I am troubled by the notion that we should consider taller buildings in Chinatown because some businessmen in the Chinatown community think this will lead to economic revitalization.
Conversely, I am troubled by the claims of 30 ‘learned’ academics that we should not allow taller buildings since they will result in a loss of affordable housing for the poor, and gentrification in the area.
With respect to the first comment, revitalization is already happening in Chinatown and in a limited number of DTES locations. I appreciate that some of the Chinatown merchants may not like the changes being brought about by the two new condominium projects V6A and Ginger, and the new restaurants and professional offices opening up in the area that are bringing a new demographic into the area, but the reality is that our Chinatown has changed forever, as a result of the emergence of Richmond’s ‘Chinatown’ and other 'Chinatowns' around the region.
In my opinion, there will continue to be new condominium developments catering to hip young buyers in Chinatown regardless of whether the height limits allow 10 storeys or 16 storeys. But I fear that allowing 5 new buildings up to 16 storeys along Main Street, (as staff are suggesting might be possible), will ultimately lead to a very different character for the area. It’s not just the five buildings…it’s the five more buildings that come afterwards, and then another five buildings and so on....
I worry that these taller buildings along Main Street will likely detract from the heritage character of the area. One reason I worry is that I don’t know what the new buildings will look like. That is why I have suggested to staff that they prepare drawings illustrating what 16 storey buildings might look like from different angles.
Now I admit I might be wrong. So please show me and others the pictures. Then we will all be in a more informed position to comment.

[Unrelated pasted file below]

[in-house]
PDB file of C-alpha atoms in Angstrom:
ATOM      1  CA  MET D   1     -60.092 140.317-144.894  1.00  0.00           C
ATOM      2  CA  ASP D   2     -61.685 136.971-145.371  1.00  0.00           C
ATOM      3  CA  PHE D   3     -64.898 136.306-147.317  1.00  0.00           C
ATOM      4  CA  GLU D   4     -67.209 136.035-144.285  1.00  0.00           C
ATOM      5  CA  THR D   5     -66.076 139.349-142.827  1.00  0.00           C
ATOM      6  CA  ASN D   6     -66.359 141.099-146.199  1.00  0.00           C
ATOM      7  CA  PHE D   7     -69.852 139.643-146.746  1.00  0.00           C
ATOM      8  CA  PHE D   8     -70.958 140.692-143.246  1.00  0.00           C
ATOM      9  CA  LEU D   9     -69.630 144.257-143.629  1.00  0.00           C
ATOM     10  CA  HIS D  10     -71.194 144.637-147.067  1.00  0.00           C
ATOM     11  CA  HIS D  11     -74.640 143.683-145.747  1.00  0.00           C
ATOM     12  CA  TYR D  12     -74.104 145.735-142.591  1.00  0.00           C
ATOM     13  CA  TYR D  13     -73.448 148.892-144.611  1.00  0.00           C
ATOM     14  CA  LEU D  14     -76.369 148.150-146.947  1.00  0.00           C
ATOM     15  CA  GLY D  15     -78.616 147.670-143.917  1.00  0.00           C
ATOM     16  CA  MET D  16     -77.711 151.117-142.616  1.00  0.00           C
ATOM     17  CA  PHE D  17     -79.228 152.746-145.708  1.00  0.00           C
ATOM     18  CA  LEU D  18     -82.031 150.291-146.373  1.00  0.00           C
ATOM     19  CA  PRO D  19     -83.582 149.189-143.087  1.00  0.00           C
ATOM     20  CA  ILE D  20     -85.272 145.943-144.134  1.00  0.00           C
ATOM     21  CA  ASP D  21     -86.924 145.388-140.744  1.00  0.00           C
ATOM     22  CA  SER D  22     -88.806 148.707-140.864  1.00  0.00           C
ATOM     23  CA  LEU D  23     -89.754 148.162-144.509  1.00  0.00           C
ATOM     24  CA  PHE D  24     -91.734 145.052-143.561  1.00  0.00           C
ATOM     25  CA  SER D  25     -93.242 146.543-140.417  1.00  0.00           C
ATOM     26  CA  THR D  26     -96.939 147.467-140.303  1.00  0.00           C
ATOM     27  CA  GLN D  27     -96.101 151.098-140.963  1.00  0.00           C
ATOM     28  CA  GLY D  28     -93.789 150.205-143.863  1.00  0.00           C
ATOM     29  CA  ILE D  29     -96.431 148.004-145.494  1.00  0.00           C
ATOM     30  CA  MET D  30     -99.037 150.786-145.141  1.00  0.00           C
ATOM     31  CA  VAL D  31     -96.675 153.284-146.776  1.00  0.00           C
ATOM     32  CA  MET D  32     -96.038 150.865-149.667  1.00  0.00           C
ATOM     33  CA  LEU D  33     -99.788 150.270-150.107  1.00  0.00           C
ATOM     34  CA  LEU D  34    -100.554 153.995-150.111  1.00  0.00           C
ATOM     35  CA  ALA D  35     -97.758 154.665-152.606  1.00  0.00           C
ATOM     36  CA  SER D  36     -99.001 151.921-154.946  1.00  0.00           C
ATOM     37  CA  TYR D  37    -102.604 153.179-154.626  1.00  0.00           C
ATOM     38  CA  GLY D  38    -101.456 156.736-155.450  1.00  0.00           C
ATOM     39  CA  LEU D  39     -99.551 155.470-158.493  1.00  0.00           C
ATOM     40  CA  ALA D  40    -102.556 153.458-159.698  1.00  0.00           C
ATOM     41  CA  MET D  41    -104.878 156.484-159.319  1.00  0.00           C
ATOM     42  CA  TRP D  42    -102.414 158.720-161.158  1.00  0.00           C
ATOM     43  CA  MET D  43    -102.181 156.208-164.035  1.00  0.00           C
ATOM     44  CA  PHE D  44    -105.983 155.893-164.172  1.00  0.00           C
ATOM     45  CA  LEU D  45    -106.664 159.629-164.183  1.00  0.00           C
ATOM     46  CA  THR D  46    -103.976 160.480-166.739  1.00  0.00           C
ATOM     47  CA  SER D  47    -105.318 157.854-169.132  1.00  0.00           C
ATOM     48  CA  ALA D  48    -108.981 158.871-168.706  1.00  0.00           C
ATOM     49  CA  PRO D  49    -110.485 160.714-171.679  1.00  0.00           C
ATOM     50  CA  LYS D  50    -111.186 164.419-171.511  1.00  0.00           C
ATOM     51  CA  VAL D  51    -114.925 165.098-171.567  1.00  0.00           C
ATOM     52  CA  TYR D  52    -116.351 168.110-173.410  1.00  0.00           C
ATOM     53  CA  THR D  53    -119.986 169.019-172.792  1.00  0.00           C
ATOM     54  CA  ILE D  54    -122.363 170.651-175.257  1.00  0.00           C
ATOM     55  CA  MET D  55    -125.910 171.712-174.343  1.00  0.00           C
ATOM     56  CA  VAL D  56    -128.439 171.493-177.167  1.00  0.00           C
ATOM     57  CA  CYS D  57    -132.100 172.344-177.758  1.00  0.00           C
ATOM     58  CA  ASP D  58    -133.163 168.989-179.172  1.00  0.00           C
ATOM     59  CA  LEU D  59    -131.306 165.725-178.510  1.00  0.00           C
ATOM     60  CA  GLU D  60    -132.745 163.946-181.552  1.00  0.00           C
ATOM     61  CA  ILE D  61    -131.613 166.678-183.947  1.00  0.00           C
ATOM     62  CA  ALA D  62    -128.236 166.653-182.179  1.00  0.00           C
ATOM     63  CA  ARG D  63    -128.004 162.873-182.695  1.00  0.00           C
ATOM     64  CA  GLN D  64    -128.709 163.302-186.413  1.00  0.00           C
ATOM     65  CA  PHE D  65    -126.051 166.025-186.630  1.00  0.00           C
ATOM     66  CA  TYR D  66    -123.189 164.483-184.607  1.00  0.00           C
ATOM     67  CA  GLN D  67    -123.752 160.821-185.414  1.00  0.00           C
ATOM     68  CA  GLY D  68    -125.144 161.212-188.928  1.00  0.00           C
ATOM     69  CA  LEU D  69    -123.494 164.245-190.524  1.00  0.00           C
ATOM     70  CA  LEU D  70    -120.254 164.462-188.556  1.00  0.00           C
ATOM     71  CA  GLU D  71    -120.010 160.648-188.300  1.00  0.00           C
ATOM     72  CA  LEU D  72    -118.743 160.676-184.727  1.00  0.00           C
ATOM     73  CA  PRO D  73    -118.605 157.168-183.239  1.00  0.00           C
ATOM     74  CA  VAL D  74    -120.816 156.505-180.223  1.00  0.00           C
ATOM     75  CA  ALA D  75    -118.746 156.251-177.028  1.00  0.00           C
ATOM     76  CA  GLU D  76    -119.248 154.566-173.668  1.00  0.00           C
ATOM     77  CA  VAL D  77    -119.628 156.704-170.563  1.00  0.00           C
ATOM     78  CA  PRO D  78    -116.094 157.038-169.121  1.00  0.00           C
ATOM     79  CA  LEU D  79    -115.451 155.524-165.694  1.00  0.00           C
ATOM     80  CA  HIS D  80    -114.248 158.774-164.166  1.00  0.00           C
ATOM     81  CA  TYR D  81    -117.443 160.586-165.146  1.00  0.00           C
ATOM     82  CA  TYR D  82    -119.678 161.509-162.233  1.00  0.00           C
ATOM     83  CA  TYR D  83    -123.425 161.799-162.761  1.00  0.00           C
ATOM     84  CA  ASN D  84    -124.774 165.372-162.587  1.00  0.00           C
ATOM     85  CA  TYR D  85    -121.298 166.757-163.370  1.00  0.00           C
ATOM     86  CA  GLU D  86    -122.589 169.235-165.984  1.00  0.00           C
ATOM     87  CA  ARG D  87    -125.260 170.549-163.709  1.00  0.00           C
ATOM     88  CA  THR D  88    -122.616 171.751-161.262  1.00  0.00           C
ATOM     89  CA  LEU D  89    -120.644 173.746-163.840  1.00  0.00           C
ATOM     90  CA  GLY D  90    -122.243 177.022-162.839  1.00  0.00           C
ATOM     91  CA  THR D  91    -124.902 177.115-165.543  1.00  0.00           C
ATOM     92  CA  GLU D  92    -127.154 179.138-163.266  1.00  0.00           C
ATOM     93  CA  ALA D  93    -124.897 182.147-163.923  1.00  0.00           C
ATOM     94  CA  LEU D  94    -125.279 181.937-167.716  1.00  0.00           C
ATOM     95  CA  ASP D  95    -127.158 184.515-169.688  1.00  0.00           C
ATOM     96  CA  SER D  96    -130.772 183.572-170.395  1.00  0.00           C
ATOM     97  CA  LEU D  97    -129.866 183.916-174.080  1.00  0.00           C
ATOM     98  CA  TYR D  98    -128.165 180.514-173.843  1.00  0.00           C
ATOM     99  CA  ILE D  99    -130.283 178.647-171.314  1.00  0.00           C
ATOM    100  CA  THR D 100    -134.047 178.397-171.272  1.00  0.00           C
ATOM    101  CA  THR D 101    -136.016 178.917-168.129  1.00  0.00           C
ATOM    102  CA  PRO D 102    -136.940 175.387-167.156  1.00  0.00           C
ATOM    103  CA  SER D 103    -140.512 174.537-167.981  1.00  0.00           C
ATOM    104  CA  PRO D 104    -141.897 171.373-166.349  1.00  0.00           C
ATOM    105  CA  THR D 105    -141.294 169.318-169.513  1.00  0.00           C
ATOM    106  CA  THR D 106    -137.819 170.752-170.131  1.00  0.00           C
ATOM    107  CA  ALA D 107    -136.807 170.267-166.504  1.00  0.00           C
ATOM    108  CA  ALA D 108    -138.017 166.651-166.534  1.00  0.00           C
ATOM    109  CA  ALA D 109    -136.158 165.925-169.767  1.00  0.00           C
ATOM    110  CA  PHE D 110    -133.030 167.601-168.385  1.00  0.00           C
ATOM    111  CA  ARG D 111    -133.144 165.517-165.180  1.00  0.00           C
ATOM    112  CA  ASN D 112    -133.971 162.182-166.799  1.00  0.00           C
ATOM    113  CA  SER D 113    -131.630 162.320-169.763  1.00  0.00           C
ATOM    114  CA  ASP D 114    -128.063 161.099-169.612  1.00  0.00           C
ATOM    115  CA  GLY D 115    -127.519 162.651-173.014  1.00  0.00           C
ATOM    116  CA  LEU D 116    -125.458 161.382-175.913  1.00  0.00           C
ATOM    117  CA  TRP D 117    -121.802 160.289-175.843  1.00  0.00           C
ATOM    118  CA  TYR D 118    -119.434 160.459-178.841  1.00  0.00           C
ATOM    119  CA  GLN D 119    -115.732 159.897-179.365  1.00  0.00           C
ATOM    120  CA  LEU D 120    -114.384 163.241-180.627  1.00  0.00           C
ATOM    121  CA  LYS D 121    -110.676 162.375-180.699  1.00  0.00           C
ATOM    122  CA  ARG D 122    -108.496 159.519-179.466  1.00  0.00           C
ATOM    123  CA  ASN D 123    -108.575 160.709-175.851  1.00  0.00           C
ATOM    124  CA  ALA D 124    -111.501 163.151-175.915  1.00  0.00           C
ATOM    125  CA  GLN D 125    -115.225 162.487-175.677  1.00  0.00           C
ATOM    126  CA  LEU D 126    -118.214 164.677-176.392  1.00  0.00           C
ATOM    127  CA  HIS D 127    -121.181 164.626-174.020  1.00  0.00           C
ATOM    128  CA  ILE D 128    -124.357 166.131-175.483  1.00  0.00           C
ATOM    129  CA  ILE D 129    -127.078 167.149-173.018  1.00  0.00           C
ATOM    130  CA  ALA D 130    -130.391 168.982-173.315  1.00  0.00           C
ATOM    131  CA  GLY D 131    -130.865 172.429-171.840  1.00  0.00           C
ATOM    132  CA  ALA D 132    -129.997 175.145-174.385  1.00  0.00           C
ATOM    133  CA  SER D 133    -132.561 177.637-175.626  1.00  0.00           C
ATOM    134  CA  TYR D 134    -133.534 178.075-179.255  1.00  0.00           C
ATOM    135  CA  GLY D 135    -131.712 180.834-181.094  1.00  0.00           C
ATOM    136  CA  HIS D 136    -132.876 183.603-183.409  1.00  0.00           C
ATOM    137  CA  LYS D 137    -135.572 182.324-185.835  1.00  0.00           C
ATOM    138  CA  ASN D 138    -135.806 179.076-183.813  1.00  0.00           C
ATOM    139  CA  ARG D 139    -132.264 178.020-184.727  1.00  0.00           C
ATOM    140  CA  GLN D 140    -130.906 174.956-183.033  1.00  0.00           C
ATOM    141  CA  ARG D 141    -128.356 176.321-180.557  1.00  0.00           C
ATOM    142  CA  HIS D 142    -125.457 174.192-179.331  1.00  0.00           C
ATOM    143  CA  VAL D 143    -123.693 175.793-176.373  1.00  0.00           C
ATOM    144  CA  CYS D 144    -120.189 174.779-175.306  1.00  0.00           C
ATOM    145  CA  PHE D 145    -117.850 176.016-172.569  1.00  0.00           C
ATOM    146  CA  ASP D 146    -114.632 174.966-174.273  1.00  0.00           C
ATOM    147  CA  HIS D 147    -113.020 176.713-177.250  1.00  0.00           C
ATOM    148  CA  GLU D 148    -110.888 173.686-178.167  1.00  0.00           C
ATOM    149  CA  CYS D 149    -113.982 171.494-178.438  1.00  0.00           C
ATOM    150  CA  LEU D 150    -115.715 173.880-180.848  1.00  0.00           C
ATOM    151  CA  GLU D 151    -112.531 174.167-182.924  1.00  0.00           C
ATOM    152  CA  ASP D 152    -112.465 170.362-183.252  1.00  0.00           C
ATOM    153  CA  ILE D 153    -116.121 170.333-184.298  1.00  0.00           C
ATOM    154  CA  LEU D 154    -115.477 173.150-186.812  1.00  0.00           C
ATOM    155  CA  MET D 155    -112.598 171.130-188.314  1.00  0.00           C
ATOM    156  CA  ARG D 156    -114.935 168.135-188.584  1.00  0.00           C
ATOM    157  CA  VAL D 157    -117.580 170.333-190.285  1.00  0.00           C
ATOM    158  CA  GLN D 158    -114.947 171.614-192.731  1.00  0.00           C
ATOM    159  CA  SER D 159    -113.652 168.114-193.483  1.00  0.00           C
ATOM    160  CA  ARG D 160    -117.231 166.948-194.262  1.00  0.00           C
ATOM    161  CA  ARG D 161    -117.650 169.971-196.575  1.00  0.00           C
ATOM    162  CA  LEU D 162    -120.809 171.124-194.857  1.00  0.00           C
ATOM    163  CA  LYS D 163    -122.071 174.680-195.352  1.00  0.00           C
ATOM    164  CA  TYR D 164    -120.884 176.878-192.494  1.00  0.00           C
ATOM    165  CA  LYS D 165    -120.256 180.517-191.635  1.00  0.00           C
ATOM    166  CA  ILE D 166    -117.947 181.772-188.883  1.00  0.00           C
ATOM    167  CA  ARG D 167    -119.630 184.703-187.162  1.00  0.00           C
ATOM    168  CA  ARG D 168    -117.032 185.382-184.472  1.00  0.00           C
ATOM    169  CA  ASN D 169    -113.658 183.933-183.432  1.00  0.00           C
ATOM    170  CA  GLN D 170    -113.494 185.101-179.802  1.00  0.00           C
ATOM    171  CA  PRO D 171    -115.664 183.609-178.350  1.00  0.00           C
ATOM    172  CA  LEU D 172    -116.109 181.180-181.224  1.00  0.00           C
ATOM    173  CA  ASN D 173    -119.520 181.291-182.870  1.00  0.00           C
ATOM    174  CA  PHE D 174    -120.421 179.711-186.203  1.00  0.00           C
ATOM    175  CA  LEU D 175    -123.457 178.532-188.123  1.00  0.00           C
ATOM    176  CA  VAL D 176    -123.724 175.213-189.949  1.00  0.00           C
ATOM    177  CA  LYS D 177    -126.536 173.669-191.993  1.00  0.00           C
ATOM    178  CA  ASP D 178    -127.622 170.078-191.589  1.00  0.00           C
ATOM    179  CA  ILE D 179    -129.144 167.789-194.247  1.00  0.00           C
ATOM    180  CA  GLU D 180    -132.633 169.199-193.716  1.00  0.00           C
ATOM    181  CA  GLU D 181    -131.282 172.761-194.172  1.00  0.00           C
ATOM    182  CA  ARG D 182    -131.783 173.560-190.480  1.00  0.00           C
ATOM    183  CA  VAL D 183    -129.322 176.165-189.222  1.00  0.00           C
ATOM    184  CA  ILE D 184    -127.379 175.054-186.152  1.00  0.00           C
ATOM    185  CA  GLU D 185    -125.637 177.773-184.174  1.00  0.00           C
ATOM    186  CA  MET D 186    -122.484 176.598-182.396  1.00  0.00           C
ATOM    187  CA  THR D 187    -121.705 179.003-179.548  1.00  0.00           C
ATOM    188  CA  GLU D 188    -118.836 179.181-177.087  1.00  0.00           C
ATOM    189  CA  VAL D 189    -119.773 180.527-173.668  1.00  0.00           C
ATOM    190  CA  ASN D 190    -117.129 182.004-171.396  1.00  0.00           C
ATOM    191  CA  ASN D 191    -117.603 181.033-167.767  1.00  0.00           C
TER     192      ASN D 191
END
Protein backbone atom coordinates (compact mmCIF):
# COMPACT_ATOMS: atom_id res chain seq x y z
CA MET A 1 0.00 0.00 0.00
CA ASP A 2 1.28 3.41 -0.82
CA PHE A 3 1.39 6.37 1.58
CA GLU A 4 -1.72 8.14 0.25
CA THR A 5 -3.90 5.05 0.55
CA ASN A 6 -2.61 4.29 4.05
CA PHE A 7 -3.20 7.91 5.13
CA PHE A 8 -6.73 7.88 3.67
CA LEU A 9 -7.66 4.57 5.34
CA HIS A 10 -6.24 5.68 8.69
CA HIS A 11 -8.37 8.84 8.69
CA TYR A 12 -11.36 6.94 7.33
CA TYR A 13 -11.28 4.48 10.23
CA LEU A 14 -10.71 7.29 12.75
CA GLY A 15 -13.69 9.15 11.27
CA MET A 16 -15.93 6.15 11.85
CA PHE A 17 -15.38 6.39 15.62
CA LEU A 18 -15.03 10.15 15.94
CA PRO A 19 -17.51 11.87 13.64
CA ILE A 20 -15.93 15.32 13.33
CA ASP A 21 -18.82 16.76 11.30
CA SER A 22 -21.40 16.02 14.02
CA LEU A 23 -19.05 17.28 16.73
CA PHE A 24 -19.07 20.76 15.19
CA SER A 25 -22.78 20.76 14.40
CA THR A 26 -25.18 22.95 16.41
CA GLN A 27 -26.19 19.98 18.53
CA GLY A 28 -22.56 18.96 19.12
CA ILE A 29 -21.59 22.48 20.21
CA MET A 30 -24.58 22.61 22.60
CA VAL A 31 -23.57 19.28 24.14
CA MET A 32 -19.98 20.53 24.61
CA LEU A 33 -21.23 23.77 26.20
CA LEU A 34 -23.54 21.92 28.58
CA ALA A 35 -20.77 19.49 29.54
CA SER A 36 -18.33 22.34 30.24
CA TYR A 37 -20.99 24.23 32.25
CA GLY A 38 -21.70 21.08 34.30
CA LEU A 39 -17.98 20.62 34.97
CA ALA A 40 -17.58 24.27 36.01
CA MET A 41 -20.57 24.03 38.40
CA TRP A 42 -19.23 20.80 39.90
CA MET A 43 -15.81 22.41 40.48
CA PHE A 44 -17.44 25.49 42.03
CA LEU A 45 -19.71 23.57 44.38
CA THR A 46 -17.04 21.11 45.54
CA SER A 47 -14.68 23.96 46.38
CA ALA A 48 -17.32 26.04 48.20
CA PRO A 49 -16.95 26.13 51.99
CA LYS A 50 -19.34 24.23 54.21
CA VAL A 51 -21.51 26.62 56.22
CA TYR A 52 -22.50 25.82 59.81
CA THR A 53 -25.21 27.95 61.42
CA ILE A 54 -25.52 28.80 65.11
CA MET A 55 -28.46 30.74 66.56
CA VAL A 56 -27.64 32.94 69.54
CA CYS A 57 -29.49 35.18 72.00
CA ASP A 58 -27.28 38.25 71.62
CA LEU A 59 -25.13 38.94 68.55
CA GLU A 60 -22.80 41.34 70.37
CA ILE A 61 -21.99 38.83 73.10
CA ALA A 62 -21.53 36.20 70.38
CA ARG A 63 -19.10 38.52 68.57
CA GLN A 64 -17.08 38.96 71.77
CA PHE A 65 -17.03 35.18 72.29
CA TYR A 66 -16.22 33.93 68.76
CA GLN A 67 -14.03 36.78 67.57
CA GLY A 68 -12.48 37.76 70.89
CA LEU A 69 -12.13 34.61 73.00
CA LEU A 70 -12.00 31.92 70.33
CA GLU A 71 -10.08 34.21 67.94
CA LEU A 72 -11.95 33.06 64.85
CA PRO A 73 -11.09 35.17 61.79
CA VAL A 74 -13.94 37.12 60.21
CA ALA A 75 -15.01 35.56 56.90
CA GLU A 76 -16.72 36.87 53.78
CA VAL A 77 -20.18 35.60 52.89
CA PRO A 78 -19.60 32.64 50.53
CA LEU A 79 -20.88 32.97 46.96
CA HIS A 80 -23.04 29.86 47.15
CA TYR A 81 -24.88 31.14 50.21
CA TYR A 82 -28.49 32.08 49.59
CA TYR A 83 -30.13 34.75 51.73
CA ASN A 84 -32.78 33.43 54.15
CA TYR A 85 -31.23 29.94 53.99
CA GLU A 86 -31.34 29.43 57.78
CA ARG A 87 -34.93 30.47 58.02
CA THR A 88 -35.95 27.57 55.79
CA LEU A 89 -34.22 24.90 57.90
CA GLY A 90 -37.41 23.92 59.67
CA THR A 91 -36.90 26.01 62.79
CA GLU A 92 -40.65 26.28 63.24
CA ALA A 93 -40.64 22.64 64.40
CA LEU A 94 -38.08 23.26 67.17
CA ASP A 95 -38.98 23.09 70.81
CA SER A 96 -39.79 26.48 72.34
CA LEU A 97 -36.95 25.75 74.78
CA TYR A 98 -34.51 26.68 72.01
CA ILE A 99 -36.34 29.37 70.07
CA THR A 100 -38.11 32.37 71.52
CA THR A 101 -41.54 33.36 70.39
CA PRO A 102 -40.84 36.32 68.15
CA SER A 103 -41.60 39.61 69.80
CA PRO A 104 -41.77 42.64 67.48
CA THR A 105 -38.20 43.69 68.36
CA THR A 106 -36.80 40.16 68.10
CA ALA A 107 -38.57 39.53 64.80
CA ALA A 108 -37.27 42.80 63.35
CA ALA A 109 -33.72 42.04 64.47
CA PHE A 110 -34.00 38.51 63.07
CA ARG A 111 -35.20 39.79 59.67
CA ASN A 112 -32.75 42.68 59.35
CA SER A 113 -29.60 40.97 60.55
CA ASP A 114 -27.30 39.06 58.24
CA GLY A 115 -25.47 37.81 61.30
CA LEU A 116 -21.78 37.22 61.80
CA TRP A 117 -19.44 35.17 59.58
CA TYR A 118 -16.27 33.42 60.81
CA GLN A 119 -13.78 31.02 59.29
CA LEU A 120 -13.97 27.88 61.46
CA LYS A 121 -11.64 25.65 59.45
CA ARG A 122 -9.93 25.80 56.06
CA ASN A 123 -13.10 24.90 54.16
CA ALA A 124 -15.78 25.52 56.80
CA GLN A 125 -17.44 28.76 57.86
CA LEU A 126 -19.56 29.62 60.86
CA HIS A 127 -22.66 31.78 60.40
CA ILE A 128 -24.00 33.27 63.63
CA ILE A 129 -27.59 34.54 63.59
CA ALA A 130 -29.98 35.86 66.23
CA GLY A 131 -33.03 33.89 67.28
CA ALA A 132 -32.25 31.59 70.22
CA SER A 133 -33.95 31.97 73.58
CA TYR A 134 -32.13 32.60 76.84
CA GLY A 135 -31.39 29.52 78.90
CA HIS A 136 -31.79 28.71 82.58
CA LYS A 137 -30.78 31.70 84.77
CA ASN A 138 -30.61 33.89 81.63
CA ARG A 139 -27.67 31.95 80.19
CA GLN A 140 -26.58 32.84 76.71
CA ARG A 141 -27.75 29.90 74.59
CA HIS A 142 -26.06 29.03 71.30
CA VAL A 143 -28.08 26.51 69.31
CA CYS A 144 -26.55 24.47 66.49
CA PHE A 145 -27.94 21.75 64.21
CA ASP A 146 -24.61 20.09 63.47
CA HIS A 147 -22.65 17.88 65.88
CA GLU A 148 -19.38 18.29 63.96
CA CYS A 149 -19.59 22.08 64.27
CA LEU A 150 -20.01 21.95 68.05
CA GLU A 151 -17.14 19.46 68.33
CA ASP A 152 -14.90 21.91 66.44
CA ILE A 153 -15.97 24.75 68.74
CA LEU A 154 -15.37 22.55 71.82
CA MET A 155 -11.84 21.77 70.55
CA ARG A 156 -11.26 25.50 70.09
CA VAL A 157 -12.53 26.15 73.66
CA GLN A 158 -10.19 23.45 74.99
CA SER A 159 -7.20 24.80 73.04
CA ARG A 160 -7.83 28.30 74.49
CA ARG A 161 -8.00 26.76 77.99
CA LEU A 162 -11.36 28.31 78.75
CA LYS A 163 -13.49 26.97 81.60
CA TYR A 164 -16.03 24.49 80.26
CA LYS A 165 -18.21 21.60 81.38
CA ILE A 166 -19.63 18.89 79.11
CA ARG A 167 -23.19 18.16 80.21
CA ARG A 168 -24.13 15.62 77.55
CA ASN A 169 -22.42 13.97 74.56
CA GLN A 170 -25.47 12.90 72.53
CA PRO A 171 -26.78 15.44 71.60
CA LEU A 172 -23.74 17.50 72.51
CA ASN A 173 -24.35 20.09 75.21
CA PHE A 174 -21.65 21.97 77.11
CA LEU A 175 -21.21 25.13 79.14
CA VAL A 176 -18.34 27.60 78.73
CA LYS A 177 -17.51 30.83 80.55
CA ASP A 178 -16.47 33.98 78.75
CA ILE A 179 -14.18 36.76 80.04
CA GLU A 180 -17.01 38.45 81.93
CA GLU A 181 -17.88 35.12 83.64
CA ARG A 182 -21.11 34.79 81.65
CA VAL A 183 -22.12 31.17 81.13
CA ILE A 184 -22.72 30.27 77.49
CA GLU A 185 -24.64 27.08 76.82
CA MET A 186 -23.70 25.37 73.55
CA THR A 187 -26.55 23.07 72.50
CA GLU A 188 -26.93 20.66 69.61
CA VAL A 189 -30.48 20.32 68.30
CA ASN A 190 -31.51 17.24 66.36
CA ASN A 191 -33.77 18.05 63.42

I also admit that some of my concerns are rooted in the above mentioned notion that taller buildings are necessary for economic revitalization. To me this is nonesense. I just don’t believe it.
So what’s the solution, In addition to seeing some illustrations, I would like to hear from architect Joe Wai, who has been working in Chinaotwn for four decades, and knows the area much better than me. He also understands what tall buildings can, and cannot do.
And although we have heard from 30 ‘learned academics’, I would also like to hear from other academics, especially those who are knowledgeable about architecture and planning.
I am troubled by the silence of professors from the School of Community and Regional Planning and the Faculty of Architecture at UBC. I would like to hear their views on the staff report.
I would also like to hear from more professionals in Vancouver’s architectural and planning community. I know some are conflicted, and some may be reluctant to speak out since they worry doing so might compromise their ability to get approvals from staff or Councils in the future. But the planning of important heritage areas in the city are at stake.
I think we all deserve second or third opinions on these important planning propositions.
(And while the professors and architects/planners are at it, I hope they will comment on the building heights/views/capacity report for the downtown.
And then they can comment on other current proposals for taller buildings and higher densities around the city.)
To be honest, I don’t know what they will say. They may completely disagree with my concerns, but I think it is important for staff and Council to hear from these people…not just from caring sociologists and related academics who might have been asked by activists concerned about the potential gentrification of the DTES (or by other colleagues who were approached by activists concerned about the potential gentrification of the DTES).
I would like to conclude on the subject of gentrification, which along with ‘revitalization’ seems to be at the root of this discussion,
I understand gentrification to mean the eviction of lower income households by the ‘gentry’ who move into an area as it is being revitalized and improved.
In the case of the DTES, a lot of the lower income households are living in affordable housing stock that is protected…since it is owned by governments and non-profits, or covered by anti-demolition bylaws. I acknowledge that some of the housing may be deliberately allowed to run-down, but the city can take steps to prevent this from happening too.
Furthermore, whether the building heights are 10 storeys or 16 storeys, we are going to see condominium development in both the DTES and Chinatown…and I think this is a good thing….they will result in healthier, more interesting and diverse communities.
The current situation in the DTES and Chinatown is not acceptable…there is a need for a broader social and income mix, and yes revitalization. But let’s not throw out the baby with the bathwater. This might happen unless we better understand the ramifications of more 150 foot buildings.